3 Things to Do BEFORE You Get New Headshots
There is no need to explain the importance of having great headshots! Although managers and agents are often very specific about the style of headshot they prefer, casting directors really only care that your headshot looks like you and captures your personality. The success of this depends not only on your choice of photographer, but in your ability to communicate clearly what it is you want to portray. Here are a few things to think about when you’re planning your next session.
1) Choose your photographer carefully. It’s probably not the best idea to find your photographer on a flyer stapled to a telephone pole. Use your resources. Ask agents, teachers, and fellow actors who they have worked with successfully. If you see an actor holding a headshot that you love at an audition or a workshop, ask them about it. If they recommend them, they will usually be very forthcoming about their experience and the photographer’s info. Take to social media to ask friends that you trust to give you not only a name or website, but specifics as to why you should consider who they recommend. More expensive doesn’t necessarily mean better. If it makes you more comfortable, ask for a consultation. This can be done via phonecall, Skype, or in person.
2) Know your type (and don’t fight it). The first thing I ask clients when they arrive is what character types they see themselves as. I have had actors arrive with completely written character breakdowns and I’ve had others stare at me blankly. Photographers are visual communicators. Use loglines and references from TV and film actors/characters to describe your type (i.e. stockbroker meets suburban dad or Sarah Paulson meets Kristen Wiig). Are the roles you’re seeking dramatic, comedic, quirky, TV host, stand-up, etc.? These are all descriptions that give the photographer insight to the product you are trying to sell. Most actors are seeking both a commercial headshot and a theatrical/legit headshot, and you should be able to get both out of one photo session. The main difference is that a commercial shot is bright and smiley (as if you are in a toothpaste ad) and a legit shot is non-smiling with thought behind your eyes and a connection to the camera. I like to go a step further with a third option that I call “The Indie Shot.” This is moodier with some shadow and a thoughtful, serious expression.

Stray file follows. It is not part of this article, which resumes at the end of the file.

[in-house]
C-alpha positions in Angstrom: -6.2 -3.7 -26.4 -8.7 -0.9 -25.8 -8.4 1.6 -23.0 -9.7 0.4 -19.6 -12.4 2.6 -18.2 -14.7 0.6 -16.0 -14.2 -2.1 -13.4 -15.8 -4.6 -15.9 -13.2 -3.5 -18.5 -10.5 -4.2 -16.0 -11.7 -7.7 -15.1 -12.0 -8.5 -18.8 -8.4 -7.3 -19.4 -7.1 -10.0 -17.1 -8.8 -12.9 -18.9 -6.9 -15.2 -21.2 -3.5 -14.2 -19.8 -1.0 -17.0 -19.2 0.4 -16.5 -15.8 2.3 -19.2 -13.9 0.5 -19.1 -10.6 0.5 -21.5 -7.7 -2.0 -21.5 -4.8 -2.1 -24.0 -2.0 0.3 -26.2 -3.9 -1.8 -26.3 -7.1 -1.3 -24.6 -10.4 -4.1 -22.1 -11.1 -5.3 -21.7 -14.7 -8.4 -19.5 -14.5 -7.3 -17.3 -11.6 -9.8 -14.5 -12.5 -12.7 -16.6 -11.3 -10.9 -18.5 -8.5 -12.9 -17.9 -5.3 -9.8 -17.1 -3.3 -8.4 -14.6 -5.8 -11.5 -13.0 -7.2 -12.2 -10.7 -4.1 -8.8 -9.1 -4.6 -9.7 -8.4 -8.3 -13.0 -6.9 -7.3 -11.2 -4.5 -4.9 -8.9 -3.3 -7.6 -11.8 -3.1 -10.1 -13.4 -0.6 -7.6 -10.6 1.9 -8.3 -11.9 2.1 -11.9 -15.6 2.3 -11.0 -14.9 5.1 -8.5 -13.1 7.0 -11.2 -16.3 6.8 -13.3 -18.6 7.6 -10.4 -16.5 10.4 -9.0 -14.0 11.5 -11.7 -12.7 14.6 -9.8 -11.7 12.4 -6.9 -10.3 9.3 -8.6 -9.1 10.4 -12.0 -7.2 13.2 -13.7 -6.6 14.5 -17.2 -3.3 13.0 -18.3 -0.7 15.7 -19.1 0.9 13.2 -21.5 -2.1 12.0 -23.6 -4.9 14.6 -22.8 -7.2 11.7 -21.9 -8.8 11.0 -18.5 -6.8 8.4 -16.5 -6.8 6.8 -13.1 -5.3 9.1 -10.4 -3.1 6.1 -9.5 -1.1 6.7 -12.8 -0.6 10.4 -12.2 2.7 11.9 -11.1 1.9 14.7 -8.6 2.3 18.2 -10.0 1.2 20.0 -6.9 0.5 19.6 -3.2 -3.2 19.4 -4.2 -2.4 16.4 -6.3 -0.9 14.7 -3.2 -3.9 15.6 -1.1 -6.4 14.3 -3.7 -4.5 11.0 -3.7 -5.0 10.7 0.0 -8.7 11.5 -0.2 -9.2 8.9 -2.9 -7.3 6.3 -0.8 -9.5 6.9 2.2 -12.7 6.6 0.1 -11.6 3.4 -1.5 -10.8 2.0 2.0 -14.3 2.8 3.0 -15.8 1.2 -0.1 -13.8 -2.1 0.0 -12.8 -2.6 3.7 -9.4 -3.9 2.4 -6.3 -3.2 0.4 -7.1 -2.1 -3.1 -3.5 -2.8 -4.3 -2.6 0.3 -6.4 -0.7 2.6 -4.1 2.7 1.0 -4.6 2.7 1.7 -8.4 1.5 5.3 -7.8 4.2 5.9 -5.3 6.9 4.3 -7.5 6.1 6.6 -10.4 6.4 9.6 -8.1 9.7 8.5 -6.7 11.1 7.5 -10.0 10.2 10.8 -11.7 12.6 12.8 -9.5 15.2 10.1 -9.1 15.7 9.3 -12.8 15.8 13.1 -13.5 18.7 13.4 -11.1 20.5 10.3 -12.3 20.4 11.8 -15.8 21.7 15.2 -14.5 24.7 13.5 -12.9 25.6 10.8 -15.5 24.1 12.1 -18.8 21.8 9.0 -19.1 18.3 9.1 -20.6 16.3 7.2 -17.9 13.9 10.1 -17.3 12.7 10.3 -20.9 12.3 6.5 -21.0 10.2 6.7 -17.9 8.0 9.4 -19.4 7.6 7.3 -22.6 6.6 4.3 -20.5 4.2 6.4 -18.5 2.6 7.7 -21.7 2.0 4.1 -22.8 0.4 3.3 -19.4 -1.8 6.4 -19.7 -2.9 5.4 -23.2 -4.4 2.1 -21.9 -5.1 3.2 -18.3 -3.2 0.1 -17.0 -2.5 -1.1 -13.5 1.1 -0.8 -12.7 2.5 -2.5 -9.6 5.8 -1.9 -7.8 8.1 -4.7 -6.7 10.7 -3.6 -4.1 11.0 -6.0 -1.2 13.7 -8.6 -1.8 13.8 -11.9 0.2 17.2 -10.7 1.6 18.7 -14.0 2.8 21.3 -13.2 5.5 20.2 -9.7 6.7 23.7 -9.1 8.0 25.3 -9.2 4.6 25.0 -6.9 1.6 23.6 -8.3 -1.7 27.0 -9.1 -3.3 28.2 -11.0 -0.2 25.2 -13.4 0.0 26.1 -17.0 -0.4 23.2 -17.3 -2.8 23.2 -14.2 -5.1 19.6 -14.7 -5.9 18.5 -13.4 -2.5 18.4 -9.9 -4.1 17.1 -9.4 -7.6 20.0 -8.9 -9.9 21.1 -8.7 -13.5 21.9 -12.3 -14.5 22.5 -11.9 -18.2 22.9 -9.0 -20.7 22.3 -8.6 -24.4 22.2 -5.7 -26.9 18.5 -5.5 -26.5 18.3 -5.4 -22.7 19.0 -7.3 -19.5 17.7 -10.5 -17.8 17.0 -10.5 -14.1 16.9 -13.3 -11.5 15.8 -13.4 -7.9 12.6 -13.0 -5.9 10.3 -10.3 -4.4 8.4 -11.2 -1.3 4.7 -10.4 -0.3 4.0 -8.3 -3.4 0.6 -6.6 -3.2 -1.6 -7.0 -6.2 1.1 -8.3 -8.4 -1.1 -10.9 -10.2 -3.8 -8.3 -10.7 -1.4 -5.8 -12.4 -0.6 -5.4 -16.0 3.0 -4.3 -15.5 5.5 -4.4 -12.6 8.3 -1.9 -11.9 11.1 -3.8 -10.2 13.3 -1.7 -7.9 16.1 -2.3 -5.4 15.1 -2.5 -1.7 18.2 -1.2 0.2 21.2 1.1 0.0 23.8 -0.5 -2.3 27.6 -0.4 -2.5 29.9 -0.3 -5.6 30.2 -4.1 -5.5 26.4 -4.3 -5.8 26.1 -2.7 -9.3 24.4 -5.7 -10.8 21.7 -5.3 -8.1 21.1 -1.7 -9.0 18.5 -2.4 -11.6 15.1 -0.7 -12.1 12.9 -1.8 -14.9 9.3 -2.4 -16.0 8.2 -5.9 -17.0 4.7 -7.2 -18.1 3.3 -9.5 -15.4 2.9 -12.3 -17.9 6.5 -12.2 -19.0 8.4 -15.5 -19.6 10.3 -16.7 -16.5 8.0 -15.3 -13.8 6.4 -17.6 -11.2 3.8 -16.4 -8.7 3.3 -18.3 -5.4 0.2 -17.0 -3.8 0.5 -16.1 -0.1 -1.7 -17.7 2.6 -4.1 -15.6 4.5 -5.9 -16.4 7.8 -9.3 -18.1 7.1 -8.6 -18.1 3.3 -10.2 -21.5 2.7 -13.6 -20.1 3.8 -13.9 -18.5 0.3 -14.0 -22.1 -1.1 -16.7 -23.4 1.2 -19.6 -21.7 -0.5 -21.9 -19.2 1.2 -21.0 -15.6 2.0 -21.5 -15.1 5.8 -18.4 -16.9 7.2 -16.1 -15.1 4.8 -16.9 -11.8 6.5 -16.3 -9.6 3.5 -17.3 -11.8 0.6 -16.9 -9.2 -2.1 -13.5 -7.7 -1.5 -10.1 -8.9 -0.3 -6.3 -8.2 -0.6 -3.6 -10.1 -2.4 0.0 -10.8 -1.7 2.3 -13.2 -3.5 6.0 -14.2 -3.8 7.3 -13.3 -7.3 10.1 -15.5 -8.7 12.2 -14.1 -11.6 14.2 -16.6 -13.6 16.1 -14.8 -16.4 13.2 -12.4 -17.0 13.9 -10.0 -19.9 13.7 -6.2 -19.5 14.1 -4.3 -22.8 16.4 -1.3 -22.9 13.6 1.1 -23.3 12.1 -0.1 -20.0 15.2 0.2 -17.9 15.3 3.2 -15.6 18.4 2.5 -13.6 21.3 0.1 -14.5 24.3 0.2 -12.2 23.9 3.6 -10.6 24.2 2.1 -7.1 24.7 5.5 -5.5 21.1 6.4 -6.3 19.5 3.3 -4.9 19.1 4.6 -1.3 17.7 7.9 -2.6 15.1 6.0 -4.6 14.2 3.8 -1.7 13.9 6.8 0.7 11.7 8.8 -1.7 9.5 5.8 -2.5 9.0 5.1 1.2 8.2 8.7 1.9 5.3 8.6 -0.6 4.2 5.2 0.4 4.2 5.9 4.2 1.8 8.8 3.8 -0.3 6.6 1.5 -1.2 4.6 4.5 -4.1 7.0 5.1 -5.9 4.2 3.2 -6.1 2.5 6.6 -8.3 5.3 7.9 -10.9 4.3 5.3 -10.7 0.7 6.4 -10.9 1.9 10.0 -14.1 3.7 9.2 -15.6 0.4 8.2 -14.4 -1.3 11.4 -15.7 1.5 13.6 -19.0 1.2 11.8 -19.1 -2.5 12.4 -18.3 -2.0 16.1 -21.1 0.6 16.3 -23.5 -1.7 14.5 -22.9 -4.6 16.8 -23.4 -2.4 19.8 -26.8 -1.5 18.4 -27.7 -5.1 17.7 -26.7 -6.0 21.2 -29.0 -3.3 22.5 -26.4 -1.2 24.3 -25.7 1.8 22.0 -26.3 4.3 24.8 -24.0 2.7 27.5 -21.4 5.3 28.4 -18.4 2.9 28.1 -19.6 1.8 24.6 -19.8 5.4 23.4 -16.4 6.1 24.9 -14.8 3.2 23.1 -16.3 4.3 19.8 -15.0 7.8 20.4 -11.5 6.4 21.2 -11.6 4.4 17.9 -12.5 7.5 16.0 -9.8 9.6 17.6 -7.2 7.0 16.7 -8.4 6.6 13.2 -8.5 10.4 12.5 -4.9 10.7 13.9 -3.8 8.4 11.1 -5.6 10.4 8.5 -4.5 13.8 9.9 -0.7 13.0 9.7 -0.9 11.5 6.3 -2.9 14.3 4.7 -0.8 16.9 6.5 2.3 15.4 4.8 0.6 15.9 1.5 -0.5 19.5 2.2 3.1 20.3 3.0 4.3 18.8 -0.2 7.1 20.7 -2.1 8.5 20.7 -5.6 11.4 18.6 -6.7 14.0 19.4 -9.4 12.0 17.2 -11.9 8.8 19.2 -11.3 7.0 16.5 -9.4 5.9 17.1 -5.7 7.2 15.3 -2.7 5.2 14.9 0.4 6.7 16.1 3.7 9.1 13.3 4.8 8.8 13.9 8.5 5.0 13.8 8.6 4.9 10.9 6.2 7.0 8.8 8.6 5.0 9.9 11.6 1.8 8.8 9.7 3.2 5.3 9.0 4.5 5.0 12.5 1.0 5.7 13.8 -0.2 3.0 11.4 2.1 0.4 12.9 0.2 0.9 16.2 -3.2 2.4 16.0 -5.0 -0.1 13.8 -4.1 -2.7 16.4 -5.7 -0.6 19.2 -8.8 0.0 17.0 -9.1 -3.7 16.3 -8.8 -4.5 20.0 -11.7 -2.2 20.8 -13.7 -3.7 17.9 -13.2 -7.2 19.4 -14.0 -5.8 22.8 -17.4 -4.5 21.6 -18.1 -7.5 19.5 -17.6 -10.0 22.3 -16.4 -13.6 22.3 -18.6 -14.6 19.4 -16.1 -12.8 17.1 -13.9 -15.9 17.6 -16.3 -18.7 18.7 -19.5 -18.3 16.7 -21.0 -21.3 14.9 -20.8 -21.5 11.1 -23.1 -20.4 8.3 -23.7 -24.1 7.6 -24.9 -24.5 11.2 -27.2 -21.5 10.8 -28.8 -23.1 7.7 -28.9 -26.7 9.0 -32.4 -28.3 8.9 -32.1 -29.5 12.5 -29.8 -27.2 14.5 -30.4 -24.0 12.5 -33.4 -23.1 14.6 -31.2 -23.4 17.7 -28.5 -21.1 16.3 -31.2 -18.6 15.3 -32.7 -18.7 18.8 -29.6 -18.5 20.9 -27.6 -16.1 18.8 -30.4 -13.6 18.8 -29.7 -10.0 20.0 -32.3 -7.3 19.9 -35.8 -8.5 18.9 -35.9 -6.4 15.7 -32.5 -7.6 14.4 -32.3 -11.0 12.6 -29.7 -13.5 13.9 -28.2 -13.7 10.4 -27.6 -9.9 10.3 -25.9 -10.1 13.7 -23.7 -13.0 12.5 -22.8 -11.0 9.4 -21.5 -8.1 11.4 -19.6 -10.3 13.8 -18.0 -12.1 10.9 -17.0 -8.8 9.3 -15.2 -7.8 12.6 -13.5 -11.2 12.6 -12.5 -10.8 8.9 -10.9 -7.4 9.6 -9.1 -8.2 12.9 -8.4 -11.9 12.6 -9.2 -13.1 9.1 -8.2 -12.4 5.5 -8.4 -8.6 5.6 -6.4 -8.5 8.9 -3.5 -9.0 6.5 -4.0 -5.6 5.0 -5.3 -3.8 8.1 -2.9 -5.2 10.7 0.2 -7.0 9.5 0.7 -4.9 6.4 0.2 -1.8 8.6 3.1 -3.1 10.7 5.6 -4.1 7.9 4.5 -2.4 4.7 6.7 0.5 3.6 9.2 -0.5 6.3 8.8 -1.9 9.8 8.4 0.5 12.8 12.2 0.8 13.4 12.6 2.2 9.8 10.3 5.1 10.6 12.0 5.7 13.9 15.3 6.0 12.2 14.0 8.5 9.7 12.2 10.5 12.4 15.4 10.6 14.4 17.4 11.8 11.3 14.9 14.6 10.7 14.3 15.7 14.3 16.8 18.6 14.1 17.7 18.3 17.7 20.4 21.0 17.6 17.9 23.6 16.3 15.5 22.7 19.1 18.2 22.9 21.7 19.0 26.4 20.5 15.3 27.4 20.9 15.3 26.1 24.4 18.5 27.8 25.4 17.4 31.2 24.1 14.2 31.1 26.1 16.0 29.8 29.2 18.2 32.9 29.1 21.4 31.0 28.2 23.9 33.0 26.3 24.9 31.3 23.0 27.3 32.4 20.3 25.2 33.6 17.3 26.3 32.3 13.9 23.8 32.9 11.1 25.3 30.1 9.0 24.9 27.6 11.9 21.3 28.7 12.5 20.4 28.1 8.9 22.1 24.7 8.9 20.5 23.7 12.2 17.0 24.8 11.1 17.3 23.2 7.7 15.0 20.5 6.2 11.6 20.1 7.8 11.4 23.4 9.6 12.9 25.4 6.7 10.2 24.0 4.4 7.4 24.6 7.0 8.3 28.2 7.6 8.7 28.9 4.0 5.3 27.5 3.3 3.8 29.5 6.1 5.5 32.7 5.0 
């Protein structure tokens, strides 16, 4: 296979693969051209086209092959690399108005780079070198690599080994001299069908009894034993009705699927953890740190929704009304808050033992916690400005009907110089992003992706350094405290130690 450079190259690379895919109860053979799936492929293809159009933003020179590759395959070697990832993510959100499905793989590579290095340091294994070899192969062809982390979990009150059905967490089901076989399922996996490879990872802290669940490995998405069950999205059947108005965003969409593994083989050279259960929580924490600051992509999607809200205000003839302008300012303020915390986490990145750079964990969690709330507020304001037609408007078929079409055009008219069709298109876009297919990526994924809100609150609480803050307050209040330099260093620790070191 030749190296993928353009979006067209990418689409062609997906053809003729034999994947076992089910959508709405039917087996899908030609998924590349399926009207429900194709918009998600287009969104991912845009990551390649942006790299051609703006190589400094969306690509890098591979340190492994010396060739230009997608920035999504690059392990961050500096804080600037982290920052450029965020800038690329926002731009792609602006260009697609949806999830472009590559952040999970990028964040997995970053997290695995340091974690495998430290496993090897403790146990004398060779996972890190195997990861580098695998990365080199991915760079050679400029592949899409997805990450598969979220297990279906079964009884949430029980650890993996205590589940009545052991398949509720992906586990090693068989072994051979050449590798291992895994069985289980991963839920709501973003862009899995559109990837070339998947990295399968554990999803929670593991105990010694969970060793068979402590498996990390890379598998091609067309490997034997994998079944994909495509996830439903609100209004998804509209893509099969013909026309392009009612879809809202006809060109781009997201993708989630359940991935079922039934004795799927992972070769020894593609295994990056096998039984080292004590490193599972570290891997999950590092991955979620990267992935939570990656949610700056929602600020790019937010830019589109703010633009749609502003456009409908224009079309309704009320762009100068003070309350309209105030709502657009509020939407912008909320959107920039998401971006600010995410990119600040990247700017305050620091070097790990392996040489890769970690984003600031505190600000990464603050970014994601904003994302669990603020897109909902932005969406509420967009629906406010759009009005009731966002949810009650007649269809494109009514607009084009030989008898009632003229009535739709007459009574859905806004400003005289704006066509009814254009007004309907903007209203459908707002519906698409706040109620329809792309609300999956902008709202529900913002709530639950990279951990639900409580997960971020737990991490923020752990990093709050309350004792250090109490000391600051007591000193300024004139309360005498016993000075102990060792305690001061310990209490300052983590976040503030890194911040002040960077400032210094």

3) Dress to impress. Now that you know your type, choose wardrobe that will reflect it effectively. The basics rules of thumb are to avoid clothes that are all black, all white, or have loud patterns or text. Understand the subliminal messages in something as simple as the color of the shirt you’re wearing. Blue makes you look like you are blue collar or the police. Olive green can make you look military. Choose solid colors that compliment your skin tone and styles that flatter your body type. Bring several extra options of wardrobe to your shoot. The photographer will guide you to wear what will photograph best while maintaining your type. Women should definitely hire a professional makeup artist. They understand the way light affects makeup and how it will translate into 2 dimensions. For men it is acceptable to arrive with scruff/facial hair for some shots, and then shave for others.
If you follow these basic suggestions, not only will you feel more prepared and confident, so will your photographer. Say cheese!
ABOUT REX LOTT
Rex Lott is a professional headshot and fashion photographer based in New York City. His years of experience and training have provided him with the opportunity to shoot for many major NYC model and talent agencies, catalogs, ad campaigns, and countless actor's headshots. Rex's studio is a relaxed professional environment where his clients can feel comfortable and beautiful. Check out his website!